This description of finding the Cheruvim—golden representations of male and female youth that stood atop the Holy Ark—embraced in a demonstration of intimacy, raises a patent difficulty. Elsewhere, the Gemara explains that the Cheruvim fashioned by Shlomo miraculously embodied the relationship between Hashem and Israel. When the nation of Israel did the bidding of God, they would face each other in an expression of love; by contrast, when Israel strayed from their calling, they would turn away from each other, reflecting the estrangement of God from His people. Yet, at the very time of the Destruction, when Israel was surely in a condition of “not performing the will of God,” the Cheruvim were found locked together in intimacy. How is this possible?
The Ritva, citing from Yosef ibn Migash, resolves the contradiction by suggesting that the loving embrace of the Cheruvim was a “miracle for the bad” (nes le-ra’a): “A miracle was performed for the bad, in order to expose their nakedness.” Instead of being separate, facing away from each other as they should have been given the circumstances of the Destruction, the Cherubim shifted to a position of closeness and intimacy. Yet, no explanation is offered for why this was the case: Why was it so important that the Cherubim should be found in a state of intimacy, contrary to the distance between God and Israel that they should have reflected? What ought this unique phenomenon teach us?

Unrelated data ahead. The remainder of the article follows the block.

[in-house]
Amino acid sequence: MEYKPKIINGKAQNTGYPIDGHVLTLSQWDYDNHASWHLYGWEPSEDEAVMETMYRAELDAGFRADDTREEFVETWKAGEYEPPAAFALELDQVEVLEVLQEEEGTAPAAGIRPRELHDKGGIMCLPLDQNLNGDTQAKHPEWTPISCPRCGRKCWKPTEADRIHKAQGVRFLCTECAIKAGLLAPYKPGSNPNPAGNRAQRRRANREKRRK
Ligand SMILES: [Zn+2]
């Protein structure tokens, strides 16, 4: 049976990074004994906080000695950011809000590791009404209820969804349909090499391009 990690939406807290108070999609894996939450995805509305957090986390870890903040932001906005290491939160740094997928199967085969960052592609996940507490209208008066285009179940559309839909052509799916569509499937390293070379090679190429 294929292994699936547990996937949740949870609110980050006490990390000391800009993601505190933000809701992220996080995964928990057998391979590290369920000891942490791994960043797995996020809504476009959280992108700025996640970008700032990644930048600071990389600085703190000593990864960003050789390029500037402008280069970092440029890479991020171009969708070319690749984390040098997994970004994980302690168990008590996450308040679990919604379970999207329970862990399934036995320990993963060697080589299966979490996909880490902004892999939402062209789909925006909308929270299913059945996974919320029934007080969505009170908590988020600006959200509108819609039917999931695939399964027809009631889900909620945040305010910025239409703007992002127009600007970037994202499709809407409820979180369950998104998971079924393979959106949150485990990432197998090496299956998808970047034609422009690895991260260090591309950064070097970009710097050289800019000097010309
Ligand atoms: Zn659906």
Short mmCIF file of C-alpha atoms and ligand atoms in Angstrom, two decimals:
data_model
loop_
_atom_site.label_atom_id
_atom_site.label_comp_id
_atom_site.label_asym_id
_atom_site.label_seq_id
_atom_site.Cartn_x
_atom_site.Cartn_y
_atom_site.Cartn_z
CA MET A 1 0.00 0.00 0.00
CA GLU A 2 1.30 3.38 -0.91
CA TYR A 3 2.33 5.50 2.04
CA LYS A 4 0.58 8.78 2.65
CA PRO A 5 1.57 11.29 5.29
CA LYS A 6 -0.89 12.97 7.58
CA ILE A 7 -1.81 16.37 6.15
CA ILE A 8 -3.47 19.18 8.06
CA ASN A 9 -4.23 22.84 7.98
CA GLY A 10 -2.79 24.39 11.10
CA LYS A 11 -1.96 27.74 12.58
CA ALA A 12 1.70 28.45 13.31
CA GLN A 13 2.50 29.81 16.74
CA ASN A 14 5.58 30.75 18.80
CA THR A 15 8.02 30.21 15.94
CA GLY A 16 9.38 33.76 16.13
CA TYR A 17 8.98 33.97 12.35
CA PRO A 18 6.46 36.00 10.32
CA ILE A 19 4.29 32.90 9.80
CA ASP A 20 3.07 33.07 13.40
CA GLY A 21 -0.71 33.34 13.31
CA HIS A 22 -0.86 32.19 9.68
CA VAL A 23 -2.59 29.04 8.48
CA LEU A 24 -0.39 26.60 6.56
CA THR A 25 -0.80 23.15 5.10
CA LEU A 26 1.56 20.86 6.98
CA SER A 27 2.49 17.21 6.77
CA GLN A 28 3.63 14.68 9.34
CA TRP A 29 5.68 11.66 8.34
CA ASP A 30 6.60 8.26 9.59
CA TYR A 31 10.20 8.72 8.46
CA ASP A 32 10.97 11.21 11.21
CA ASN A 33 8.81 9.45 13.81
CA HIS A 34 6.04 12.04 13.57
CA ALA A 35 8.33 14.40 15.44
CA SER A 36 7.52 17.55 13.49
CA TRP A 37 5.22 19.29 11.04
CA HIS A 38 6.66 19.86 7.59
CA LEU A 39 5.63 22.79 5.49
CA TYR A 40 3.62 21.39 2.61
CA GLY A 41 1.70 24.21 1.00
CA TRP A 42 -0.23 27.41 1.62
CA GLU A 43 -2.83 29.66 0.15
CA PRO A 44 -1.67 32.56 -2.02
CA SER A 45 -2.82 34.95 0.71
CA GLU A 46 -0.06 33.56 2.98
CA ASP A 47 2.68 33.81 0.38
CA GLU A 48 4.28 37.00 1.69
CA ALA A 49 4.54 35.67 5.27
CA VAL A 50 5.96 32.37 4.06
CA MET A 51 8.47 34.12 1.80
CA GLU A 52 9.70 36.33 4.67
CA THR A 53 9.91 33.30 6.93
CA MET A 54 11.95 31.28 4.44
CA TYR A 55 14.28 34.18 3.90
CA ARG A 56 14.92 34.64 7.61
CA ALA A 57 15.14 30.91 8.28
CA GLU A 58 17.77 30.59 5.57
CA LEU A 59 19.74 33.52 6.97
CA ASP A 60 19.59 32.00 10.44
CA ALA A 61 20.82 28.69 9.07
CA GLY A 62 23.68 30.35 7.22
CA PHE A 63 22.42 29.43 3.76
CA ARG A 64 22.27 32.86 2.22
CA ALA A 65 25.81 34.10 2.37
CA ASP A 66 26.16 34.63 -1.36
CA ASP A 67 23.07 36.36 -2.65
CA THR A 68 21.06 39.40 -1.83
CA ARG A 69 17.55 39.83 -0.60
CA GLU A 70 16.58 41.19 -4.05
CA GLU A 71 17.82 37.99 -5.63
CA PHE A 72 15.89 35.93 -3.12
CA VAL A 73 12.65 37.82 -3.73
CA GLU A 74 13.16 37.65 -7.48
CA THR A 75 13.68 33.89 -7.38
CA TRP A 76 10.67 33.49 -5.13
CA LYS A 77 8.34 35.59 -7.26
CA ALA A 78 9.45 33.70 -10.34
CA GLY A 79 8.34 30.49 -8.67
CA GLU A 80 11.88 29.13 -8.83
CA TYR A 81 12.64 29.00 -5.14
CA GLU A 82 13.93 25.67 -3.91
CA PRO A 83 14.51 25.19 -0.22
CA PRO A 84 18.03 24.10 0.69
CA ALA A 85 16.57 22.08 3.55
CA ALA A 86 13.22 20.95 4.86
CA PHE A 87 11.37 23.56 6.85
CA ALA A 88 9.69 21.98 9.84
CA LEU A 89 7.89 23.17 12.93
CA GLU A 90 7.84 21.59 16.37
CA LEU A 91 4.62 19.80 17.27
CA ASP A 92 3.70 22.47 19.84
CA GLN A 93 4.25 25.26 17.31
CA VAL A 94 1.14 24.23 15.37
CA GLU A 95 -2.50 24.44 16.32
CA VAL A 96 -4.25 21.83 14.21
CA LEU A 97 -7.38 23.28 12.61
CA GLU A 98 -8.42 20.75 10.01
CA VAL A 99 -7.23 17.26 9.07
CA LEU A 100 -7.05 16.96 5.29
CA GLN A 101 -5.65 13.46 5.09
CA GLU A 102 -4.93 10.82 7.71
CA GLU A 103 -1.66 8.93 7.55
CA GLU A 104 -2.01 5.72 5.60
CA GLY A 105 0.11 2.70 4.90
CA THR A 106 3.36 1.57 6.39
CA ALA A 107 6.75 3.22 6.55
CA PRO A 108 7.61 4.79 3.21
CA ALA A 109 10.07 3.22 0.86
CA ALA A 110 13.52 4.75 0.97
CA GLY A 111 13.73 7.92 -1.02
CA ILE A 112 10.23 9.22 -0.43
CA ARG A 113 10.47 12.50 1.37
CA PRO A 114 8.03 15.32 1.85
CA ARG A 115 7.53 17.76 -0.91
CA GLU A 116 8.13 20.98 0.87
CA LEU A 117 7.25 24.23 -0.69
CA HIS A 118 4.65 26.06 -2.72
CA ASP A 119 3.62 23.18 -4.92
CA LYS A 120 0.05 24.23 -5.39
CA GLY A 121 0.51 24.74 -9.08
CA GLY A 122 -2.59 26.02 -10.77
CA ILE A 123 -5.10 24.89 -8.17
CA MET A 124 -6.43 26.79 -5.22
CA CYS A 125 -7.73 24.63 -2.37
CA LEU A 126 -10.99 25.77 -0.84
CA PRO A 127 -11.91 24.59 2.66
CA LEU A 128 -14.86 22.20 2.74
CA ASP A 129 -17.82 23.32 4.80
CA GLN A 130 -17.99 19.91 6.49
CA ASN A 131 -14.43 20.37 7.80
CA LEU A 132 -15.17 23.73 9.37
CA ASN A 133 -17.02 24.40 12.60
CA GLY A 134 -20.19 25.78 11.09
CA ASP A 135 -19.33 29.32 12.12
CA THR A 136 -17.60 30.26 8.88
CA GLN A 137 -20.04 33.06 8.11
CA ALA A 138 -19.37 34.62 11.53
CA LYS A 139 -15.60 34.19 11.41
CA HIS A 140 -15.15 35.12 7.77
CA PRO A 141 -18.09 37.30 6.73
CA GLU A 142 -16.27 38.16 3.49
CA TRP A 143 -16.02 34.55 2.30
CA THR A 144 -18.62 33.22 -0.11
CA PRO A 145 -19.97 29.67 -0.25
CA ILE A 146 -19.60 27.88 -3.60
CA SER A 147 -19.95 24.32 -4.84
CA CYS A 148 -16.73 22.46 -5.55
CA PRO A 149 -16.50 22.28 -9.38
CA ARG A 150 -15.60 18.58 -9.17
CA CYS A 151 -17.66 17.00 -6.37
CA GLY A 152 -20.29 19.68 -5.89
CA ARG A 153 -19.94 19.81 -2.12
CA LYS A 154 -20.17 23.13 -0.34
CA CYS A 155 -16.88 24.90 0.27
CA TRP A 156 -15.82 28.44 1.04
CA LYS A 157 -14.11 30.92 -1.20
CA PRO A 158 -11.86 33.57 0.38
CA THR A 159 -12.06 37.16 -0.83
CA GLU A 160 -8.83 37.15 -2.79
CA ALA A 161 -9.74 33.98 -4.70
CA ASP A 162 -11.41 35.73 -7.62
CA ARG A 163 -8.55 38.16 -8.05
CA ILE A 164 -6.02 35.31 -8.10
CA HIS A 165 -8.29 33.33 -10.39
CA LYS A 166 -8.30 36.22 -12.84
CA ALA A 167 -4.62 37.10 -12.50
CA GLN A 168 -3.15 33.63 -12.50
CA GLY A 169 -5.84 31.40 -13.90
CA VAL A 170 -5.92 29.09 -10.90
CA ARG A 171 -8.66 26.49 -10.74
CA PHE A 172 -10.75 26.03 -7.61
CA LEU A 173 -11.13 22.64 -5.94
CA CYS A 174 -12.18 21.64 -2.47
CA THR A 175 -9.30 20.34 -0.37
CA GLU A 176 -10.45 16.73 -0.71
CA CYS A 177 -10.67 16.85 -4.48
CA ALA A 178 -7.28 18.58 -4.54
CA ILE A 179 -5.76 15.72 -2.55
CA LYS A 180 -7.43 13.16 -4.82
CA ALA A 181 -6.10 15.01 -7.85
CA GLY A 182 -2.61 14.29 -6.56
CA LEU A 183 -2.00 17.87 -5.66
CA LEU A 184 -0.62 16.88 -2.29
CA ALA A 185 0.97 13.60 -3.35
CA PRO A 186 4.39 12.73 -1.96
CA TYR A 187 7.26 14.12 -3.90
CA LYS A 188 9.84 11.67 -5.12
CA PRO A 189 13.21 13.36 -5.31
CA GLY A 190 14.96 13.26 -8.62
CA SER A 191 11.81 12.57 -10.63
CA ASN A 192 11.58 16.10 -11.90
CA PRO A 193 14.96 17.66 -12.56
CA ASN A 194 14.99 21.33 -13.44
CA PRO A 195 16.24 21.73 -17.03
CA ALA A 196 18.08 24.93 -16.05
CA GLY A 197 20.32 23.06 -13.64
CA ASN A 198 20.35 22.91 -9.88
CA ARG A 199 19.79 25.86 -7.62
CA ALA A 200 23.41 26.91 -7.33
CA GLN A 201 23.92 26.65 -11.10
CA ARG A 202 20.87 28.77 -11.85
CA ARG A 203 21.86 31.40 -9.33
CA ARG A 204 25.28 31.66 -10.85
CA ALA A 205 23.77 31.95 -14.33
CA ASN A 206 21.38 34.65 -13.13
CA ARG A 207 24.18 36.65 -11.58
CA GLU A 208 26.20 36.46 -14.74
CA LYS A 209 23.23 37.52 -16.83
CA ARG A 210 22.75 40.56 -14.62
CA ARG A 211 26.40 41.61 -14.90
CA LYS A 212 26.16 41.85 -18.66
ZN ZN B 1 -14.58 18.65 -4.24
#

The closeness of the Cherubim specifically at a time of exile and destruction indicates that the connection between God and His people—a connection of intimacy, a connection of covenant—is no longer reflected in the reality of our world
The closeness of the Cherubim specifically at a time of exile and destruction indicates that the connection between God and His people—a connection of intimacy, of love, of eternal covenant—is no longer reflected in the reality of our world. The Torah is called the “Book of the Covenant,” the Ark the “Ark of the Covenant,” and the Tablets the “Tablets of the Covenant.” The Cherubim, placed atop the Aron, articulated the intimacy latent in the covenant. The room they were in, the Kodesh Ha-Kodashim, is referred to in Scripture as “the bed-chamber” (I Melachim 11:3). Yet with the Destruction, this representation was terminated. As far as the eye can see, the knot was untied, the covenant broken.